*Please don’t close the blog automatically upon seeing the subject matter!* 

In this post, I want to process an idea that I’ve been sifting through heavily this week and that’s the difference between Christianity as a thought exercise and Christianity as a means of relationship with a Creator/Father/Redeemer/Resurrected-as-an-act-of-love kind of God.  I recognize that it all might seem obvious but hear me out. 

I have three degrees in ministry and Bible-related study, and they have done their part in my attempting to fulfill the ministry calling that God has placed on my life.  But they have fallen so short in calling me into a deeper experience of who He is.  I certainly have a deeper knowledge of who He is, but experience?  I’d say not, honestly.

My experience – Evangelicalism and Protestant religion has done an excellent job of infusing my days with more and more facts about God’s Word – who wrote which book when and to whom, what was going on in those days, what they meant by ‘such-and-such,’ etcetera.  But with my own failings in view and in hearing from so many who have found themselves uncomfortable with what the Church in America represents today, all of this knowledge puffed me (and so many others) up (1 Corinthians 8:1). 

Upon finding someone I disagreed with, my chest would puff up and I would try and beat them down with the knowledge I had of the Scriptures and all of the reasons why they were painfully mistaken – all the while causing God to cringe that His name would be used to convince others of how incapable they were of knowing the first thing about Him (Exodus 20:7 – ‘in vain’ here not meaning using God’s name as a curse word, but in the original context, meaning the creation of a human agenda that goes against the heart of God and using Him as a figure-head to push that agenda forward – something that is rampant in the American Church today, including myself).

But I have experienced something altogether different over the last two years which is only just now beginning to set in.  I was missing Christ’s love in massive quantities, though I couldn’t see that about myself.  I personally believe that this is the case with so many of us (and an inherent predisposition of humanity, so please don’t believe I’m being too harsh here – it’s a fact we all must come to terms with within ourselves – a fact that Paul even mentions of other believers in Romans 12:3, that John writes of in 1 John 1:8 [If we say we have no sin, we deceive ourselves, and the truth is not in us], and that Jesus speaks of in the parable of the unforgiving servant [Matthew 18:21-35]). 

I now recognize that all my knowledge was for naught as it was used as a weapon against those who disagreed with me, a mentality that is anti-Christ (against the mission, wisdom, and heart of Christ).  But with the experiencing of the love of God that far overwhelms my desire to outwit others, I have truly begun to experience Him in a way that three religious ed degrees failed to deliver.  Years of Bible study and conversations with leaders across different Christian traditions did not drop the scales from my eyes.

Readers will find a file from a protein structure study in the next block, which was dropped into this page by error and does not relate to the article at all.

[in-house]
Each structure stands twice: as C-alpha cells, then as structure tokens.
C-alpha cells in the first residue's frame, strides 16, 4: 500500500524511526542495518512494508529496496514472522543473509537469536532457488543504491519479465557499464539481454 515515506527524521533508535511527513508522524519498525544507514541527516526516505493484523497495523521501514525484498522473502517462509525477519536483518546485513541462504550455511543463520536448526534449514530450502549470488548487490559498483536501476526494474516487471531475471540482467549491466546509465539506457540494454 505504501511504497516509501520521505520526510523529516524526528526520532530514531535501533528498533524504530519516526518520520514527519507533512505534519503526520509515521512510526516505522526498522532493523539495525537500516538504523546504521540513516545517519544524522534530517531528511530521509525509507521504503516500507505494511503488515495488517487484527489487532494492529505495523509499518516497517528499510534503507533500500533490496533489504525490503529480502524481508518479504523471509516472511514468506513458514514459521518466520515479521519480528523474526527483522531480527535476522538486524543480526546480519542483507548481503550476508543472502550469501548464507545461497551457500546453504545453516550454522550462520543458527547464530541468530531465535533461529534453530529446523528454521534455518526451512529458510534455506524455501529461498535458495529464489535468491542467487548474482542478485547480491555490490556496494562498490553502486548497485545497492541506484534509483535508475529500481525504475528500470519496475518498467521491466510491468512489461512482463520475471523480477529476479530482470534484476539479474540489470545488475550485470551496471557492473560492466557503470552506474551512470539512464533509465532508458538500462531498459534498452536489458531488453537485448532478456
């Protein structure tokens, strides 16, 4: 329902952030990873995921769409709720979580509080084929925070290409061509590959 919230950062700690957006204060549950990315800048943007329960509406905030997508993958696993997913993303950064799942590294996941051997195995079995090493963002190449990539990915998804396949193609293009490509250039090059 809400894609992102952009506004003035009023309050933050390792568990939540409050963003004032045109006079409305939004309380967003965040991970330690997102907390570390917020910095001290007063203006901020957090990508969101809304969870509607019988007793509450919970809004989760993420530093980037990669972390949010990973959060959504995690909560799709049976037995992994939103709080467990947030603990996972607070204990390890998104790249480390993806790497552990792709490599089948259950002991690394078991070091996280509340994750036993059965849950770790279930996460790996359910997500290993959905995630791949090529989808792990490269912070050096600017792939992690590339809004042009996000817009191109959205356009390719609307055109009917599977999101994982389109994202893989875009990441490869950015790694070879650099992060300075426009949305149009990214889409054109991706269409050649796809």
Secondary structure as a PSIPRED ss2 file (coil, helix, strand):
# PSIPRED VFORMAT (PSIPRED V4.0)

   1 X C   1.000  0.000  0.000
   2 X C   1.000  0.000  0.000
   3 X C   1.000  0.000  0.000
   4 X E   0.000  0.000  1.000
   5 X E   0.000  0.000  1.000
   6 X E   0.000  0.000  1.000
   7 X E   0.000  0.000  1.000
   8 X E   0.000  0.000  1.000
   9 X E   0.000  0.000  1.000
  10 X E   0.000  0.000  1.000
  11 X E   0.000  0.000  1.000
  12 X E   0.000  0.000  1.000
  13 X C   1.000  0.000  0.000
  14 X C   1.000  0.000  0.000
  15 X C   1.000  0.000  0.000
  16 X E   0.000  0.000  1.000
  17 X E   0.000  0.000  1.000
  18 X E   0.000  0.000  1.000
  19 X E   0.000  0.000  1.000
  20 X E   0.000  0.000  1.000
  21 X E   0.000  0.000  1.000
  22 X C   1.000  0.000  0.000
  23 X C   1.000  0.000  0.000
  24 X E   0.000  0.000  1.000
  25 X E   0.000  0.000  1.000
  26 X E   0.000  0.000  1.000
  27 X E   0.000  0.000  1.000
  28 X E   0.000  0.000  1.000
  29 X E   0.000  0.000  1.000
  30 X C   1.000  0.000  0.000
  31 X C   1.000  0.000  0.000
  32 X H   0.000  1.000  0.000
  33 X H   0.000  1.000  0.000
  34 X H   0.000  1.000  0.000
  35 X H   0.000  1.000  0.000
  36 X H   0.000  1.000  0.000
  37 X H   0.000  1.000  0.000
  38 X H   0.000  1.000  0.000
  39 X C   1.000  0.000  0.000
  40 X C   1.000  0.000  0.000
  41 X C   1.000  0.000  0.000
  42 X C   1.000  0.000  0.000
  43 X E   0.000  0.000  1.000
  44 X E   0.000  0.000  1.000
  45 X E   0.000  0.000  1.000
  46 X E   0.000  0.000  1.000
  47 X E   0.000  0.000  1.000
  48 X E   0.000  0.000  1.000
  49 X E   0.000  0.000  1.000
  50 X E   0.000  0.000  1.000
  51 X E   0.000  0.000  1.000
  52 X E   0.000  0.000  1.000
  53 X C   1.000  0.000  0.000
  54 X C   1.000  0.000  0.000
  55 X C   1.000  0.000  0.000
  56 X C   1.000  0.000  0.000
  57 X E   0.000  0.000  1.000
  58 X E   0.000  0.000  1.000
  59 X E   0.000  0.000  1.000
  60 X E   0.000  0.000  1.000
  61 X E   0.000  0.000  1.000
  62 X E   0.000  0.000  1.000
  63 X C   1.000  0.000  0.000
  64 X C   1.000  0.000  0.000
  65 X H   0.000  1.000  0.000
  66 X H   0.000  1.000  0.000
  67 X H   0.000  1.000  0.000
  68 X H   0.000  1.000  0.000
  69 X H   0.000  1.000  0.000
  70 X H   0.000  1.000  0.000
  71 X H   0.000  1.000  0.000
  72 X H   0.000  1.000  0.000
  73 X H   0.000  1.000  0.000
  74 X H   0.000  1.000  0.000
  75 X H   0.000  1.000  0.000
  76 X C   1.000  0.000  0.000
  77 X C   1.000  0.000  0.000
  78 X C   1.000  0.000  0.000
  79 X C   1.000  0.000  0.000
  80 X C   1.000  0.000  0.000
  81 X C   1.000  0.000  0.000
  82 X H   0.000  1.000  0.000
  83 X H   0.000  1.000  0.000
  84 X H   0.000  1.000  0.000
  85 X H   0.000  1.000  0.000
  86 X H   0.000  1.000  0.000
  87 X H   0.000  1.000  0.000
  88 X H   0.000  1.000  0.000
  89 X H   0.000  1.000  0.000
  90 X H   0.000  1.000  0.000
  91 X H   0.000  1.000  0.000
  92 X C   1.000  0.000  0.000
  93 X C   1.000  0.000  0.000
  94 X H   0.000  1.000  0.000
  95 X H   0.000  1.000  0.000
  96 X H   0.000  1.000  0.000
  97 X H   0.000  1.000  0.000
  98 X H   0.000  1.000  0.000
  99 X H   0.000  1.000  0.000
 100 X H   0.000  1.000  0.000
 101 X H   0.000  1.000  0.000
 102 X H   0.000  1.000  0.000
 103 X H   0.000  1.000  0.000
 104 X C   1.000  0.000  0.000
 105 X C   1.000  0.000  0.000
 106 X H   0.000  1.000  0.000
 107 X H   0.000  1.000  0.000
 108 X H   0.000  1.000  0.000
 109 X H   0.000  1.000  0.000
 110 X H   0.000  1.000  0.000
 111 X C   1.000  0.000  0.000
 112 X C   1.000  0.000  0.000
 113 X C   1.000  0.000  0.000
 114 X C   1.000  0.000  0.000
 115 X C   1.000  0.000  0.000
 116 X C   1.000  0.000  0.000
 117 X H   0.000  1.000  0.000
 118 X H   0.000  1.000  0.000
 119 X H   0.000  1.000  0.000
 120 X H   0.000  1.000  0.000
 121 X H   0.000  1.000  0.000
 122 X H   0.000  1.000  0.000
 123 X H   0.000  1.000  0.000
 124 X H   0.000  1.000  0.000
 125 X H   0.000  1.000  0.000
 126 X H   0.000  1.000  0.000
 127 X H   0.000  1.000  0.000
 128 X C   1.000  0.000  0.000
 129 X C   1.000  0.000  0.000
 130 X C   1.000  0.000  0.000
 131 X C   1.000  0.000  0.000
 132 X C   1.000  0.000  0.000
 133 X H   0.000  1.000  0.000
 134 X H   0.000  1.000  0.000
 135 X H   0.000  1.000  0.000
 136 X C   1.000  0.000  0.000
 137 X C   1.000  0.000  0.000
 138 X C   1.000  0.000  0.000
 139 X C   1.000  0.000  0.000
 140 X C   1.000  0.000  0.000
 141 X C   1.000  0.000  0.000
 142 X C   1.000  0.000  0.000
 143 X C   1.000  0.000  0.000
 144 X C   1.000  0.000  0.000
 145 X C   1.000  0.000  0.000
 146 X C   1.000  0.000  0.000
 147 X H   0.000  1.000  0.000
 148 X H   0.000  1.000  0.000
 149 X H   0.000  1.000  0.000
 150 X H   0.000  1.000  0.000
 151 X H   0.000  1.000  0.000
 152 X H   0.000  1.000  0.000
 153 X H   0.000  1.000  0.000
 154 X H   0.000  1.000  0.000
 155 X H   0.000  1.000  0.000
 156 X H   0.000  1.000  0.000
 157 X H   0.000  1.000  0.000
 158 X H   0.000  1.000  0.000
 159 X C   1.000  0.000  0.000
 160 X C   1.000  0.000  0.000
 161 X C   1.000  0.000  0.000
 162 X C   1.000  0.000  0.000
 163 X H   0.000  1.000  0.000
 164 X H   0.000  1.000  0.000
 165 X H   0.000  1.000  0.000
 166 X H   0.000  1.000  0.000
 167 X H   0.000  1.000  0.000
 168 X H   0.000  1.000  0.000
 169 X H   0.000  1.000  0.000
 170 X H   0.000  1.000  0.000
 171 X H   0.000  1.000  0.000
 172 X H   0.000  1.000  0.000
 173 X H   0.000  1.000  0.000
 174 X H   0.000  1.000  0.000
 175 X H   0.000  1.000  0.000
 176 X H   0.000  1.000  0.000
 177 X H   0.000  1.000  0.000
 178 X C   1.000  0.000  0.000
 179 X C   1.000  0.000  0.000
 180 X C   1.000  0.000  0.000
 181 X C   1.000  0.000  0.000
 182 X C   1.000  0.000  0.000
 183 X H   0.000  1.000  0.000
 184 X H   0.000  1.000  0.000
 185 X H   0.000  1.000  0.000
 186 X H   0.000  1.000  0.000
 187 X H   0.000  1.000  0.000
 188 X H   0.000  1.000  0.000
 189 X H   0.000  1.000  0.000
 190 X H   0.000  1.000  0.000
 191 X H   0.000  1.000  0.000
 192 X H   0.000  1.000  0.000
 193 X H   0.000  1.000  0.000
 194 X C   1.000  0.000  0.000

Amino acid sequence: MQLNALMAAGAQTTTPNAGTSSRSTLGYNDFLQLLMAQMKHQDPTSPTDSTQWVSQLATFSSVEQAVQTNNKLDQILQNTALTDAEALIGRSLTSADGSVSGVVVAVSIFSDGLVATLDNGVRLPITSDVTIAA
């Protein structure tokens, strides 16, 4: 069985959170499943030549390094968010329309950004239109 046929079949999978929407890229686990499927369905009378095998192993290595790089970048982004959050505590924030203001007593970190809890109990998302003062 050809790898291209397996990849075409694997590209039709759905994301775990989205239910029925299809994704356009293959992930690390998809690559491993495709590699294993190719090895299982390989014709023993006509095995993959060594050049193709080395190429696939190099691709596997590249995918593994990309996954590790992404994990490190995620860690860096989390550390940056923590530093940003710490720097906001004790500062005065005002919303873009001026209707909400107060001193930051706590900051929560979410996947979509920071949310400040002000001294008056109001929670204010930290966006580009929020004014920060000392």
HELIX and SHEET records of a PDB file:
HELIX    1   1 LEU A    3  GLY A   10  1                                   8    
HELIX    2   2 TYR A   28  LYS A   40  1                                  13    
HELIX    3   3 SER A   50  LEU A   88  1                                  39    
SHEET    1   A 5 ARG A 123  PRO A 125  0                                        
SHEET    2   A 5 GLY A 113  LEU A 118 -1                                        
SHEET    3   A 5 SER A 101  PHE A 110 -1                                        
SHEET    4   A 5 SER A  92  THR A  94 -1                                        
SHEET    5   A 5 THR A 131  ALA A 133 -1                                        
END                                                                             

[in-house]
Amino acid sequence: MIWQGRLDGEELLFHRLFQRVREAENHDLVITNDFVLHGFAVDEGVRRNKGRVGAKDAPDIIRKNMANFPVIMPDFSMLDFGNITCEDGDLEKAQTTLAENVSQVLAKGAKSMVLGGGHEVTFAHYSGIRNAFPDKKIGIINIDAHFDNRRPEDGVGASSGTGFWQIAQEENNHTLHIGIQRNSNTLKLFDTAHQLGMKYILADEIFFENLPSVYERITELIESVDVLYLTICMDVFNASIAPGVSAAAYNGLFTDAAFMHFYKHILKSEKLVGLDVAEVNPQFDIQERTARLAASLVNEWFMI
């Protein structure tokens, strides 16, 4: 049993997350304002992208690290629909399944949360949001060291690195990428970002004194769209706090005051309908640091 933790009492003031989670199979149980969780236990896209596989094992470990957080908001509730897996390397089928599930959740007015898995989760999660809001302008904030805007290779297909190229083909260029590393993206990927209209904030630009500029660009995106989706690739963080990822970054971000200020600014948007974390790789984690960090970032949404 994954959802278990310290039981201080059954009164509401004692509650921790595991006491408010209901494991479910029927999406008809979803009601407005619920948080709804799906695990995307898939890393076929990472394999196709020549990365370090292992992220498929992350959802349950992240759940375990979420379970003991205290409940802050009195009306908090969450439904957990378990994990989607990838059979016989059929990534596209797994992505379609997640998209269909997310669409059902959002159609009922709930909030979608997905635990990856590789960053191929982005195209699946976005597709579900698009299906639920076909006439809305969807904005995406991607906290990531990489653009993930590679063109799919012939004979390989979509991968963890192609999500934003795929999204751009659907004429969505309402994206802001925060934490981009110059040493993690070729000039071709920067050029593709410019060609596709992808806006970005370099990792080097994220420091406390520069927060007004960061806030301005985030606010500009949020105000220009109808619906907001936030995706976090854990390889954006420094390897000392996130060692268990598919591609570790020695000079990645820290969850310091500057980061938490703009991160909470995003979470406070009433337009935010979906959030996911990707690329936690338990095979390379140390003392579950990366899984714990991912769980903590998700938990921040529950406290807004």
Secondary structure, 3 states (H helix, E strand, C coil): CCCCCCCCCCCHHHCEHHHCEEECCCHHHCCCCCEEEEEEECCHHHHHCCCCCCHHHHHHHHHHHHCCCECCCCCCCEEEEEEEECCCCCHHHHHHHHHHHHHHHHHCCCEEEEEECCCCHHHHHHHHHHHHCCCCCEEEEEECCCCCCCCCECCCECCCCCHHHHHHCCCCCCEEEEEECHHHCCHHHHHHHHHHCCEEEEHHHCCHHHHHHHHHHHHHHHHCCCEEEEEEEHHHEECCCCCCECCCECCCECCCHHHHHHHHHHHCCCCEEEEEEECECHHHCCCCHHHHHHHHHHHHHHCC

But I have been experiencing God’s love for me in a new way recently.  Suddenly, He has been painfully addressing my falling-short in this area and many others.  He has convinced me yet again (and will continue throughout the rest of my life) that even “If I have the gift of prophecy and understand all mysteries and all knowledge, and if I have all faith so that I can move mountains but do not have love, I am nothing” (1 Corinthians 13:2). 

My heart is awakened to a new reality that has brought freedom unlike what I knew before.  Rather than idolizing knowledge (which I believe can so easily be symptomatic of modern-American Christian expression), I had to allow the knowledge of God to humble me (2 Corinthians 10:5).  On a universal scale, that work of God would shake the world.  We must know that He is not a stuffy subject-matter to be studied.  He is alive in ways I don’t know we always recognize or appreciate. 

Most of all, I think we need a movement of Christians who don’t settle for the status quo in our own hearts.  If I had read this blog two years ago, I would have immediately closed out the tab and believed the message was for someone else because, surely, I was where I needed to be.  I knew what I needed to know.  And because I was unaware of the depth of my failings, I obviously couldn’t see them (Jeremiah 17:9).  Well, the more God has made me aware of the depth of my failings, especially through deep introspection, I know now that I am only scratching at the surface of an idea that runs to endless depths and I will never see the bottom.  In that self-awareness of my brokenness, it has shattered the foundation of my idolatry that ever allows me to look at any other single person as more flawed than me, a shockingly lost sinner with no hope for escape – if it weren’t for the cross and resurrection of the only blameless One (Romans 3:23-24). 

I pray that, in reading this post, we all might see freedom that can be found from idolatry that we never see until it painfully humbles us.  That is what God has been showing me about myself and I hope that the promise of true rest (not in the context of eternal salvation but in day-to-day relief from distractions from who He really is) has each of us asking God anew today, “have I received Your salvation but not experienced the abundance of life that you provide?”  I have always answered that this could never be the case with me… Until I realized that this idea was written especially for the likes of me.

Love you all,

Young Adult Minister – Evan McNeff

My Revolution

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